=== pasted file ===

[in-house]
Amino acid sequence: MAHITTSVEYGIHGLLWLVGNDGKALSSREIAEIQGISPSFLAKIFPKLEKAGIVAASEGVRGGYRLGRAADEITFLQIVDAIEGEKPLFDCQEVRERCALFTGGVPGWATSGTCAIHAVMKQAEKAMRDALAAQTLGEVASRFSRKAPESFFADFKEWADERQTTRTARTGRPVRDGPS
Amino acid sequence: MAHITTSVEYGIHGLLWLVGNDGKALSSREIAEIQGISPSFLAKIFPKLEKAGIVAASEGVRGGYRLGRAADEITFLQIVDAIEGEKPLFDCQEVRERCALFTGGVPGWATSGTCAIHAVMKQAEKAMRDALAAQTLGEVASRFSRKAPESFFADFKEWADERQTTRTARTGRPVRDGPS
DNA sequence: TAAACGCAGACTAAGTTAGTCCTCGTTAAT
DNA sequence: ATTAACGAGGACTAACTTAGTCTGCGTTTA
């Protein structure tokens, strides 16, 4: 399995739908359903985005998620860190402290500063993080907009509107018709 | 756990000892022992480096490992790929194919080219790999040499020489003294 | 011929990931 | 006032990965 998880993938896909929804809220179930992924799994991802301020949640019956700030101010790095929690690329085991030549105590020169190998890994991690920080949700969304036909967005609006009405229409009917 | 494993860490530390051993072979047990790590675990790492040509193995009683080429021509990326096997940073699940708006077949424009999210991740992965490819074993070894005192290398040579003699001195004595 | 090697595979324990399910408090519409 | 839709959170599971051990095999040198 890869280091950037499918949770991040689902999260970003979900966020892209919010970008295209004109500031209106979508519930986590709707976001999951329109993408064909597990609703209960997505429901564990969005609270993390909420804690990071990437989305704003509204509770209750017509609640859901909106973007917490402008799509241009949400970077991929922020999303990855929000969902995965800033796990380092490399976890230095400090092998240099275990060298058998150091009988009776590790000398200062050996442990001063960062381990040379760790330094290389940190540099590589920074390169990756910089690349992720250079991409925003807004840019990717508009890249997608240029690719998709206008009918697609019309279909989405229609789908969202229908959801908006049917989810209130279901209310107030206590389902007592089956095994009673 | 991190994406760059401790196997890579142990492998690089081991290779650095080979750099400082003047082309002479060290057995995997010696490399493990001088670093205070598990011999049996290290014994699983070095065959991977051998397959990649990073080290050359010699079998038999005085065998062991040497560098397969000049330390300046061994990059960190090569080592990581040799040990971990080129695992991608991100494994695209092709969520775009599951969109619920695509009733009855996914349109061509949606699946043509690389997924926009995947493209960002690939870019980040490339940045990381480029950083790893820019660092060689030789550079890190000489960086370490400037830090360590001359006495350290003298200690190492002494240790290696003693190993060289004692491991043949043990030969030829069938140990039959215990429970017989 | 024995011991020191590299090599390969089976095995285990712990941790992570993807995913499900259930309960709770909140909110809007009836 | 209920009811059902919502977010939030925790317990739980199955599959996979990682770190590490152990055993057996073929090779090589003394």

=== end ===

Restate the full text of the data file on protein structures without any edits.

[in-house]
Amino acid sequence: MAHITTSVEYGIHGLLWLVGNDGKALSSREIAEIQGISPSFLAKIFPKLEKAGIVAASEGVRGGYRLGRAADEITFLQIVDAIEGEKPLFDCQEVRERCALFTGGVPGWATSGTCAIHAVMKQAEKAMRDALAAQTLGEVASRFSRKAPESFFADFKEWADERQTTRTARTGRPVRDGPS
Amino acid sequence: MAHITTSVEYGIHGLLWLVGNDGKALSSREIAEIQGISPSFLAKIFPKLEKAGIVAASEGVRGGYRLGRAADEITFLQIVDAIEGEKPLFDCQEVRERCALFTGGVPGWATSGTCAIHAVMKQAEKAMRDALAAQTLGEVASRFSRKAPESFFADFKEWADERQTTRTARTGRPVRDGPS
DNA sequence: TAAACGCAGACTAAGTTAGTCCTCGTTAAT
DNA sequence: ATTAACGAGGACTAACTTAGTCTGCGTTTA
């Protein structure tokens, strides 16, 4: 399995739908359903985005998620860190402290500063993080907009509107018709 | 756990000892022992480096490992790929194919080219790999040499020489003294 | 011929990931 | 006032990965 998880993938896909929804809220179930992924799994991802301020949640019956700030101010790095929690690329085991030549105590020169190998890994991690920080949700969304036909967005609006009405229409009917 | 494993860490530390051993072979047990790590675990790492040509193995009683080429021509990326096997940073699940708006077949424009999210991740992965490819074993070894005192290398040579003699001195004595 | 090697595979324990399910408090519409 | 839709959170599971051990095999040198 890869280091950037499918949770991040689902999260970003979900966020892209919010970008295209004109500031209106979508519930986590709707976001999951329109993408064909597990609703209960997505429901564990969005609270993390909420804690990071990437989305704003509204509770209750017509609640859901909106973007917490402008799509241009949400970077991929922020999303990855929000969902995965800033796990380092490399976890230095400090092998240099275990060298058998150091009988009776590790000398200062050996442990001063960062381990040379760790330094290389940190540099590589920074390169990756910089690349992720250079991409925003807004840019990717508009890249997608240029690719998709206008009918697609019309279909989405229609789908969202229908959801908006049917989810209130279901209310107030206590389902007592089956095994009673 | 991190994406760059401790196997890579142990492998690089081991290779650095080979750099400082003047082309002479060290057995995997010696490399493990001088670093205070598990011999049996290290014994699983070095065959991977051998397959990649990073080290050359010699079998038999005085065998062991040497560098397969000049330390300046061994990059960190090569080592990581040799040990971990080129695992991608991100494994695209092709969520775009599951969109619920695509009733009855996914349109061509949606699946043509690389997924926009995947493209960002690939870019980040490339940045990381480029950083790893820019660092060689030789550079890190000489960086370490400037830090360590001359006495350290003298200690190492002494240790290696003693190993060289004692491991043949043990030969030829069938140990039959215990429970017989 | 024995011991020191590299090599390969089976095995285990712990941790992570993807995913499900259930309960709770909140909110809007009836 | 209920009811059902919502977010939030925790317990739980199955599959996979990682770190590490152990055993057996073929090779090589003394």